Thursday, October 26

The Social Model

I woke up this afternoon after a couple of hours sleep and the first thing I thought of was The Social Model of Disability. Oh dear I must be ill or something, I'm sort of ashamed to admit that's what I was thinking, really there must be something wrong with me right?!!! Well I guess my brain has been chewing this one over for a while and unbeknown to me I was bringing my work home with me. So I bet you wonder what the social model is? Because if you are not disabled, chances are you've never heard of it. Well basically this model says that you are only disabled by society's failure to adapt to your need or provide you with what you require to live a life equal to the rest of society. This is opposed to the medical model which only saw the person in terms of their illness or disability. Am I right so far? Hope so, I have to think hard on this. Now Ive been thinking this over for sometime and I really find it hard to accept as a principal. I know its better to see people as a whole so a holistic approach is far more appropriate than the medical model, but can the Social model be any nearer the truth?

I sound almost heretical, or just plain ignorant perhaps, but the social model strikes me a bit as people saying ' hey we aren't disabled its all societies fault'. I find this a bit hard to go along with. Firstly how much do we want from society at large? Do we just want to keep demanding changes or do we work with what we've got? I mean should I demand a tarmacked path alongside Hadrian's Wall so I can 'walk the wall' or should I accept that its not appropriate? At the end of the day I have to accept that I am disabled, not through the failure of society to put ramps everywhere, but the plain fact is I cant stand up let alone go anywhere, and nothing will change that. That is what is disabling me, this is the reason for me not walking Hadrian's wall, not an accessible path.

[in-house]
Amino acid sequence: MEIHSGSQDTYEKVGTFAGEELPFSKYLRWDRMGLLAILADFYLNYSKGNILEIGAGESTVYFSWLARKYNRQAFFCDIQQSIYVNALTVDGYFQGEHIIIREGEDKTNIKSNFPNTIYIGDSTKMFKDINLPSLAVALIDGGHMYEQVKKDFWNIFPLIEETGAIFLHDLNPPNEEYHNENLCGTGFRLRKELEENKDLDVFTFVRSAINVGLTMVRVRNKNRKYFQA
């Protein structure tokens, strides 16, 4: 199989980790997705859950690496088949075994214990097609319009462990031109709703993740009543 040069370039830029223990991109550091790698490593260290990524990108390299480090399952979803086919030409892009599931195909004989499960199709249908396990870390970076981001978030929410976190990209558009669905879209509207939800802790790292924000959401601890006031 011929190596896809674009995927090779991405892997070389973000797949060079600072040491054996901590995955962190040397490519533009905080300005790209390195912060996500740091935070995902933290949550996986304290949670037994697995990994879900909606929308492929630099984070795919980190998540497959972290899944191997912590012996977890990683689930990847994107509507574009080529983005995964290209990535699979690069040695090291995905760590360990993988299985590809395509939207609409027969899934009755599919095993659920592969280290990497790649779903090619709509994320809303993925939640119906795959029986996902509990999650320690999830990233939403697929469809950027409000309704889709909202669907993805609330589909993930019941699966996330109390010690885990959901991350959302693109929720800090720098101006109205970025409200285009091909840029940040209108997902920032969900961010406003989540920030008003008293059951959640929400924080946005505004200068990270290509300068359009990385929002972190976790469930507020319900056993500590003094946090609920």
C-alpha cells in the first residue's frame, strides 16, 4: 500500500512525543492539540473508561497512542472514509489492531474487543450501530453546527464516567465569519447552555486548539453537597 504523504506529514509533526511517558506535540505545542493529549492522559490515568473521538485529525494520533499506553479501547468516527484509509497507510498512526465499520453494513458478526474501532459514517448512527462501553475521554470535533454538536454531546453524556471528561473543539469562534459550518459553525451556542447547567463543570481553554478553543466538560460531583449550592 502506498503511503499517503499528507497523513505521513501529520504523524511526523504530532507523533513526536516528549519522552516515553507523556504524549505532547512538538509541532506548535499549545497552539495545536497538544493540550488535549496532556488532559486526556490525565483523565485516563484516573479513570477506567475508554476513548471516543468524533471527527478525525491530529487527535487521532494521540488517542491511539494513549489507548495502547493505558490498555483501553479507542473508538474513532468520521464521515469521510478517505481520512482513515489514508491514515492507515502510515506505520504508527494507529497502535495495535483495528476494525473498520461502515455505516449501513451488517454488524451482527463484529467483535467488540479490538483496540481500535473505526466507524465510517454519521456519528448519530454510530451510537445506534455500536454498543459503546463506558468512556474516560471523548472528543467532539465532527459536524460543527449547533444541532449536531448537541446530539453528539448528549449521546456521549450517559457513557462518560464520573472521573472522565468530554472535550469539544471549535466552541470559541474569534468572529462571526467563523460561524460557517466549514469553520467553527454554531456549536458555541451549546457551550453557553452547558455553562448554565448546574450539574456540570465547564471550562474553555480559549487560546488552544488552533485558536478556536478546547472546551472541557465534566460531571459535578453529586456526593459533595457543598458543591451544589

So anyway I have dug myself a big hole here with which to be chastised. I'm no nearer finding the answer in my head or coming up with another model. Its just a thought for today I suppose.

1 comment:

  1. I wrote a fairly lengthy post about the Social Model earlier this year.

    The point is not that we think that all our limitations are due to society, but that we differentiate between those limitations which cannot be helped (i.e you can't walk) and which can (you can't access a shop because there are steps).

    And it is all about being reasonable - it is not about tarmacking the National Parks or any such thing. It is about achieving equity, not uniformity. Nobody can enable me to go out clubbing; that's my tough luck. But there are a lot of things I want to do and ought to be able to do, regardless of my 'medical' limitations.